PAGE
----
These issues, along with the idea that the government may force us all to buy something we may not want (health care), the idea that the government should intentionally inflict economic harm on citizens “for their own good” (energy and fuel efficiency mandates) and the extremely important idea that nobody talks about; whether it is even constitutional for something like the EPA or OSHA to legislate without any deliberation in Congress, in a way that affects every single American any time their unelected leaders want, are what are now on the table for the Republican Party and the nation as a whole. These issues are critical. We live or die as a republic based on how we answer these challenges, and the people of this nation are waking up to a tremendous degree because they realize it. In this environment, to call for “moderation” and “compromise” above all things is to say that there are no absolutes, that everything is negotiable, that there is no Constitutional or moral line, that the Republican Party stands for what the Democrats stand for but a little less so.

After Goldwater, with his lack of consistent ideological and political platform energized the conservative base (again, insert Palin here), the Moderates took over in order to avoid another electoral catastrophe. They gave us Nixon. Nixon sounded “conservative” when campaigning, but governed as what he was, an old-fashioned, liberal Republican. He gave us the EPA, he gave us the floating dollar, price controls, and a spectacle in political immorality that shocked the World and destroyed the momentum gained by the Republican Party up till then. We now, today, have an entire generation of hard-line liberals in Congress who got there on the wave of Watergate backlash. Nixon was a pragmatist. He was a moderate, he went with what worked, he did not stick with some inflexible ideological stand. He went along to get along and did whatever was expedient. He was exactly the man today’s Colin Powells and John McCains would put back in the White House today. He was the biggest disaster for the Republican Party since Franklin Roosevelt.

Republicans today mention Reagan so much that his memory becomes meaningless to people, which is really too bad, because he had a profound effect on my generation, and I really think that many in the older generations did not really appreciate him. I won’t say the obvious thing; that we need another Reagan not another Nixon, I will say that Goldwater (and probably Sarah Palin) were not successful not because they believed the wrong things, but because they failed to articulate them in a structured, disciplined, and compelling way. We cannot reject the basic values that define conservatism, because conservatism today is the only thing that is still trying to defend our republic against a “democracy by consensus” where everyone must demand the government extort from their neighbor and give to him, and because of it, all power resides with the man in Washington doling out the handouts.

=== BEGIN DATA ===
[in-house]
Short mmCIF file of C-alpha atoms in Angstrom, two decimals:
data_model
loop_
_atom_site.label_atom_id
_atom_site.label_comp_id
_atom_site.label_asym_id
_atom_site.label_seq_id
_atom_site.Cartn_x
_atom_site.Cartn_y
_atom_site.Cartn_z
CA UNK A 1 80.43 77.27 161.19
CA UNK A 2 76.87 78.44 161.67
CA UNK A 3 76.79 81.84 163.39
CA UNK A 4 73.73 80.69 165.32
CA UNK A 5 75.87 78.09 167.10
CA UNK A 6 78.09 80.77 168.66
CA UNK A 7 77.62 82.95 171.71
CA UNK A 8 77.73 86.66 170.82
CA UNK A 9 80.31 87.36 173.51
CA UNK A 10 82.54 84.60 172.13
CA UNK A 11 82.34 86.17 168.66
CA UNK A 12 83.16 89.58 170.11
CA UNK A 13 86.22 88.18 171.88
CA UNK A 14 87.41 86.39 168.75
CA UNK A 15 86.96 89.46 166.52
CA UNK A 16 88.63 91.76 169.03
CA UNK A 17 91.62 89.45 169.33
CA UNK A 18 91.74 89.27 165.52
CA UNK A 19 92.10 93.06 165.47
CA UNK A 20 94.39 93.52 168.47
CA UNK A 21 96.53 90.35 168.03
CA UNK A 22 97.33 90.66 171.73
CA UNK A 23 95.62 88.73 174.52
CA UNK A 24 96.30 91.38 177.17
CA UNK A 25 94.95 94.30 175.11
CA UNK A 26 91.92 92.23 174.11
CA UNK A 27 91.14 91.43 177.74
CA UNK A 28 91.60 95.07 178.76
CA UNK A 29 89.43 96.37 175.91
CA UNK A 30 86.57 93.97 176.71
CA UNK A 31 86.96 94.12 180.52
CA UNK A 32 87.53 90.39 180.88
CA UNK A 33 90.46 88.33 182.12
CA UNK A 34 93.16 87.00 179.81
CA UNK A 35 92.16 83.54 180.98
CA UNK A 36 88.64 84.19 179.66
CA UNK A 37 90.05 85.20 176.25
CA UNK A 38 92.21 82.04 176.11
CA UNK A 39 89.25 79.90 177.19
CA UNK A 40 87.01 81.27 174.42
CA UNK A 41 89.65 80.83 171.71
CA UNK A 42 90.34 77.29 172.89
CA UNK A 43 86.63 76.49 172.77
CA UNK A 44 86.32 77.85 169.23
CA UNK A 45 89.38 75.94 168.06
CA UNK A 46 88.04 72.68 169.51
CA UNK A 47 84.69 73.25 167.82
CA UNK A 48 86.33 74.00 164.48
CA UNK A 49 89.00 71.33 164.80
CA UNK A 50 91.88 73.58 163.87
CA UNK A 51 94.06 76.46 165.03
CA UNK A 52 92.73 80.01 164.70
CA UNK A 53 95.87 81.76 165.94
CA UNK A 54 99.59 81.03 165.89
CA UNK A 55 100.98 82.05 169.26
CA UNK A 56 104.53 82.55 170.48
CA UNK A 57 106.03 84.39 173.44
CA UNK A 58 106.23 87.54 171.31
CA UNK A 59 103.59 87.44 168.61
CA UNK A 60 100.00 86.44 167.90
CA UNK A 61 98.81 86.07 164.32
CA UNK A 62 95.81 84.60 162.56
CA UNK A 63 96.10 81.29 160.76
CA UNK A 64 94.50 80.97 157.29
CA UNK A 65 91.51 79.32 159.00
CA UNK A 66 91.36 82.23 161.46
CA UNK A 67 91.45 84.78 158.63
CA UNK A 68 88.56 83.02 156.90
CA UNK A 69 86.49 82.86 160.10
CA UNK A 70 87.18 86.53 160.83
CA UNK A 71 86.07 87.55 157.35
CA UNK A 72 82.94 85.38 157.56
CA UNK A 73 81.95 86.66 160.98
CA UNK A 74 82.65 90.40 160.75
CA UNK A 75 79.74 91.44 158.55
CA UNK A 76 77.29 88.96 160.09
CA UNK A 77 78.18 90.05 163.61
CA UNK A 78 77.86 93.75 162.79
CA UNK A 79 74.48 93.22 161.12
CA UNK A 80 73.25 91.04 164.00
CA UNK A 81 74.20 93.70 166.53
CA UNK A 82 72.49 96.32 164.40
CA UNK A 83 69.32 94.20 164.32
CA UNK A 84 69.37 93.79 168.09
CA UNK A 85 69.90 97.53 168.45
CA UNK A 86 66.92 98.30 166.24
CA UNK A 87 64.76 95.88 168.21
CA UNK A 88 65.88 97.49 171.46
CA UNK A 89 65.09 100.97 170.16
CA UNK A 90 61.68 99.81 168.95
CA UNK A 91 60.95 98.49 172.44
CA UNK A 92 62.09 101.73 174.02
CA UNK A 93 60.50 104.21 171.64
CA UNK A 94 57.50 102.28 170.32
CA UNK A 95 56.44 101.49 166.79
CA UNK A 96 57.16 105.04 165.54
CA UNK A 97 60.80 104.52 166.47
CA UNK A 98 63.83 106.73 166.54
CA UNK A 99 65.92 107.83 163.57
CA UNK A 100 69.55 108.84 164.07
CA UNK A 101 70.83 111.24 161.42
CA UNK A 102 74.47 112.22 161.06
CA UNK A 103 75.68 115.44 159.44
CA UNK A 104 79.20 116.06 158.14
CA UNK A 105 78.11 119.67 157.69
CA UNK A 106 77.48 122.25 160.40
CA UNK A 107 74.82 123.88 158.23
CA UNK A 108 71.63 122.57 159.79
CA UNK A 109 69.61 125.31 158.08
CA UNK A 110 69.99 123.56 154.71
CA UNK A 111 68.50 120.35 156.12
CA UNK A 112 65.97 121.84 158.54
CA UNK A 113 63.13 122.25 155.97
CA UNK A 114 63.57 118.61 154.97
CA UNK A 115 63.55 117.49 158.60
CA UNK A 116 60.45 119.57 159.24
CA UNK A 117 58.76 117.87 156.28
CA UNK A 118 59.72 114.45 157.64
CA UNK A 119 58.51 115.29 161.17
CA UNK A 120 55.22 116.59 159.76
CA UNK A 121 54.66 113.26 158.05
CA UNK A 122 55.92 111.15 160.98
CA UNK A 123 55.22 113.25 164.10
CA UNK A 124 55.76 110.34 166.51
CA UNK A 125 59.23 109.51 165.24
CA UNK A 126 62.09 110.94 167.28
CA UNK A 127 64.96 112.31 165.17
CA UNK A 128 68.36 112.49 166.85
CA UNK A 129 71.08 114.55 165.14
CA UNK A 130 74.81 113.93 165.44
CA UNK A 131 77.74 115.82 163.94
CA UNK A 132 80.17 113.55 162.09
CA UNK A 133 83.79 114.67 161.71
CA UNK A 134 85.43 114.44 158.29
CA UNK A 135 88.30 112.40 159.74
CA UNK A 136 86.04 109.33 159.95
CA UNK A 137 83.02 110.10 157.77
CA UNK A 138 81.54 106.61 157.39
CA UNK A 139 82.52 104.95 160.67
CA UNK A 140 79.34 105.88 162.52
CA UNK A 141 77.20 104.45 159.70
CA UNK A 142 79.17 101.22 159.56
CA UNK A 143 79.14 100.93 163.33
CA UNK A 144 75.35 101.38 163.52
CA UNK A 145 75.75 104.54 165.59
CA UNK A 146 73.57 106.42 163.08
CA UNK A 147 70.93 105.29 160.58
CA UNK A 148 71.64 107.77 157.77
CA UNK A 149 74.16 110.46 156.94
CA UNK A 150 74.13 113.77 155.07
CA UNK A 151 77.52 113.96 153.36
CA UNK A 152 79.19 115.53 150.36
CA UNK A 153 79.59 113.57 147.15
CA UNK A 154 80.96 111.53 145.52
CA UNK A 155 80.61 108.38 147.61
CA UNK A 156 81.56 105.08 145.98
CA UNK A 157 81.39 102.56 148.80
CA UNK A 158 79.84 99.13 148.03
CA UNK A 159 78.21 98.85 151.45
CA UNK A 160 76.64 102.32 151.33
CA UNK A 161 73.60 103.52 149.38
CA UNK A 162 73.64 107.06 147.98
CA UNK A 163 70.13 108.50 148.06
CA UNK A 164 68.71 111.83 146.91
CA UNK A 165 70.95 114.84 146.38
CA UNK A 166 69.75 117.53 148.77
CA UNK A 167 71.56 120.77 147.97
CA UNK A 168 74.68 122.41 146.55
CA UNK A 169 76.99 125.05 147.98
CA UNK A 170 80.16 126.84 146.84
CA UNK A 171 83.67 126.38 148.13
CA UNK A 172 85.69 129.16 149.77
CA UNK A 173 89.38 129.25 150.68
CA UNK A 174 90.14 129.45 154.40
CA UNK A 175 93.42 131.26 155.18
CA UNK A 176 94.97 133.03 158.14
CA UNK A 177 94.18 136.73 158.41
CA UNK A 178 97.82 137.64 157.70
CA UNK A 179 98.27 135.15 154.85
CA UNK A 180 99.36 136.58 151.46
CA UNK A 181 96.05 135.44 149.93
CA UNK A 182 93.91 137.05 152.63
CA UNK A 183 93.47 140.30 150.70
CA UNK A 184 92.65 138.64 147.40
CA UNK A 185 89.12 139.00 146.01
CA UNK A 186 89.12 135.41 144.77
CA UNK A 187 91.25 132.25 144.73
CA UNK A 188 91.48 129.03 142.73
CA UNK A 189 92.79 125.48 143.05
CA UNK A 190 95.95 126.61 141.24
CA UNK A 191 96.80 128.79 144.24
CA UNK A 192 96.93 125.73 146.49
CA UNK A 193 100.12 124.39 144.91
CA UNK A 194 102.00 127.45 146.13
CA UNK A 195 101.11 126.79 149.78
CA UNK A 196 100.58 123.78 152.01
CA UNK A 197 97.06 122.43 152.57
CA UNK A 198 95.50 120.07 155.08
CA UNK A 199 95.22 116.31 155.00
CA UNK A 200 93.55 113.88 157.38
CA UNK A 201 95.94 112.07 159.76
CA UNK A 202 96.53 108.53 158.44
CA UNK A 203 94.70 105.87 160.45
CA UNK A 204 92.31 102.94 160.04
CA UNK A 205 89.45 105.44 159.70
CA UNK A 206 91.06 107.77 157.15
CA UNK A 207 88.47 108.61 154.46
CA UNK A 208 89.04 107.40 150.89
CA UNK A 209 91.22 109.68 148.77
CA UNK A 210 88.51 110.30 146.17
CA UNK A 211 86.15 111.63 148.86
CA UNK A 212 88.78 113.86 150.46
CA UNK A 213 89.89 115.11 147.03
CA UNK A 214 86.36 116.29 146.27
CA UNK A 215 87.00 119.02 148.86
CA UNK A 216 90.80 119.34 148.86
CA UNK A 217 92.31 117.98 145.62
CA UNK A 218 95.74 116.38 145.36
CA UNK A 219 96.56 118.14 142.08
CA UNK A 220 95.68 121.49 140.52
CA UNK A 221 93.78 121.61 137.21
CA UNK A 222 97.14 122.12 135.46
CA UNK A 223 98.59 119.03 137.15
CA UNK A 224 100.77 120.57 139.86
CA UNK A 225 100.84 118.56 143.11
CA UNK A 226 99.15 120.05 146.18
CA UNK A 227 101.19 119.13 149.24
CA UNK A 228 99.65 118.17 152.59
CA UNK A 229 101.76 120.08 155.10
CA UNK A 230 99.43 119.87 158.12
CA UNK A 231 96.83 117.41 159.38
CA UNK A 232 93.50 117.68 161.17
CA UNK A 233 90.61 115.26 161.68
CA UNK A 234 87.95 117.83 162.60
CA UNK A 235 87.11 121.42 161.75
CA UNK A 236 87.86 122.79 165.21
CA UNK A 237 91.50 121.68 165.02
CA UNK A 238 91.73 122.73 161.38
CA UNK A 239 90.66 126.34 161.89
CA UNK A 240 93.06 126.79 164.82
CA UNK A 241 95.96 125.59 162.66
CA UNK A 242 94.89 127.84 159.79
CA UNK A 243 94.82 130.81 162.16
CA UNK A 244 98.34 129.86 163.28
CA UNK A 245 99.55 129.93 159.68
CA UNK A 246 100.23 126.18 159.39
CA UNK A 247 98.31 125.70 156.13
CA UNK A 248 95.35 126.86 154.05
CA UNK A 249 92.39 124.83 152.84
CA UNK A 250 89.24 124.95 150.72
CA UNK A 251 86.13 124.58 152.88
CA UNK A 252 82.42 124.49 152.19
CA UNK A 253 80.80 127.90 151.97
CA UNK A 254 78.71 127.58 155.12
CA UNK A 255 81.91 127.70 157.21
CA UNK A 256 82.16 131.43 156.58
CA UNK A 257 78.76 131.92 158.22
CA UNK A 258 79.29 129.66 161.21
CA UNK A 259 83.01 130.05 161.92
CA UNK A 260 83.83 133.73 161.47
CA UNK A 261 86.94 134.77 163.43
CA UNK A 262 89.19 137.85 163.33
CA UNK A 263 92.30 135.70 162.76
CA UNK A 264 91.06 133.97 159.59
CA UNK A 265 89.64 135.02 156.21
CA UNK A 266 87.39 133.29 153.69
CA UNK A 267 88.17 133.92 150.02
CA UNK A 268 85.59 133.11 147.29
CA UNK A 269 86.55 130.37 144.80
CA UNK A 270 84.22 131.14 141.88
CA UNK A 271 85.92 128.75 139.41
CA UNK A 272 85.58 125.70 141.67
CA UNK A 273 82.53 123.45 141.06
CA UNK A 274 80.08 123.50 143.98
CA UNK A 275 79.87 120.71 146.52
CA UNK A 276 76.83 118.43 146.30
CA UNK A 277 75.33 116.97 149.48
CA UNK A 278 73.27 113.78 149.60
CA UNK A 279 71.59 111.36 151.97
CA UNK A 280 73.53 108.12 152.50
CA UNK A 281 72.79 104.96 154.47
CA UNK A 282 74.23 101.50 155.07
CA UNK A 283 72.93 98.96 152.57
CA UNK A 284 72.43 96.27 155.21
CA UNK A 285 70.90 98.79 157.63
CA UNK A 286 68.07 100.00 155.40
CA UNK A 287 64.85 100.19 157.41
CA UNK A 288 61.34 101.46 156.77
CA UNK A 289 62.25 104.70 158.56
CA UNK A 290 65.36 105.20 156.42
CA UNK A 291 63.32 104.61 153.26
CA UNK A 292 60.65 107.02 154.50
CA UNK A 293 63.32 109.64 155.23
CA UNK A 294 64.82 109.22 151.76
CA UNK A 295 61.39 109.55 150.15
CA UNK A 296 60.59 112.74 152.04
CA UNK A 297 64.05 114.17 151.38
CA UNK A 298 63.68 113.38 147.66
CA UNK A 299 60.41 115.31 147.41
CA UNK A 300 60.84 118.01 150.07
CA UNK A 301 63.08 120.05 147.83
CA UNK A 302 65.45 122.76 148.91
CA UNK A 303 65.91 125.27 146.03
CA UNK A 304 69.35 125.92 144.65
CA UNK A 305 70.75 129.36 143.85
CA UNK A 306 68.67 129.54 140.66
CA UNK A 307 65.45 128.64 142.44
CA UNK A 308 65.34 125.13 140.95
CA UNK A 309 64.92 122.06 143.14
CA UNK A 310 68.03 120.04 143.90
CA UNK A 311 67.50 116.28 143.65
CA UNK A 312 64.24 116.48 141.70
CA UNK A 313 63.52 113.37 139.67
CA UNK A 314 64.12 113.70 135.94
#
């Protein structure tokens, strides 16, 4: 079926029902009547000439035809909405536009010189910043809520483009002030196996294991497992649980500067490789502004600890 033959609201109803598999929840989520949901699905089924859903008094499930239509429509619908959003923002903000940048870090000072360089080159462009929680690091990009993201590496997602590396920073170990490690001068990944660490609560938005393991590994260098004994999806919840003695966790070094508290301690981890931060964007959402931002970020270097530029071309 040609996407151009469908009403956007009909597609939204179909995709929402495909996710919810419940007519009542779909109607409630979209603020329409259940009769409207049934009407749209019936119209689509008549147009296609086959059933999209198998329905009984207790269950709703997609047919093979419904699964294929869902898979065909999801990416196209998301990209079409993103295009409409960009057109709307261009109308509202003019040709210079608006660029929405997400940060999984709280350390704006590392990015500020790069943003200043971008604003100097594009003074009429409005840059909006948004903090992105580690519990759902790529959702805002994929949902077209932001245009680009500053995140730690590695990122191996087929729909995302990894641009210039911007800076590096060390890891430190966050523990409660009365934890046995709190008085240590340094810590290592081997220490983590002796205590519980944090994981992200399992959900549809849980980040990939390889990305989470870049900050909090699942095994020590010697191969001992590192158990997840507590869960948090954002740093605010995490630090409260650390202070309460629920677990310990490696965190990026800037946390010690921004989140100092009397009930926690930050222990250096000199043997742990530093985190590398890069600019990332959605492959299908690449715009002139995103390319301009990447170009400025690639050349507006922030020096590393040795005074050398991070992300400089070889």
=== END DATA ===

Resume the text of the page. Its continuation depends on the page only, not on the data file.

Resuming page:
There is too much at stake today. We have done this all before, we have tried everything under the sun except real freedom in this country in the last century. We cannot continue to compromise now with our republic in such clear peril and the forces arrayed against us so united and emboldened. To put it simply; we don’t need no stinking moderation.


~ by Jubal Biggs on March 6, 2010.

3 Responses to “We Dont Need No Stinking Moderation”

  1. It was good enough for St. Paul.

    • And yet St. Paul was a hard line absolutist when it came to principles and morals, telling early Christians to “cast out from among you” people who did not live up to a moral standard. He was a moderate in outer forms of life and completely inflexible in his beliefs. I write an article about beliefs, principles, and our conception of government which is based on the kind of beliefs St Paul advocated, and you reply that he, in essence, would have no particular political opinion today since he said people should have “all things in moderation” in their personal lifestyles. You display an extremely shallow understanding of what St Paul actually believed; I would suggest you re-read your New Testament.

  2. Wow, that is so absolutely correct. Great insight. We need more people in Washington with such clarity of thought and strong values. Unfortunately we also need a party to back them and it needs to be a “republic” party. I’m not sure the Republican party can straighten out enough, they’ve been bent for so long.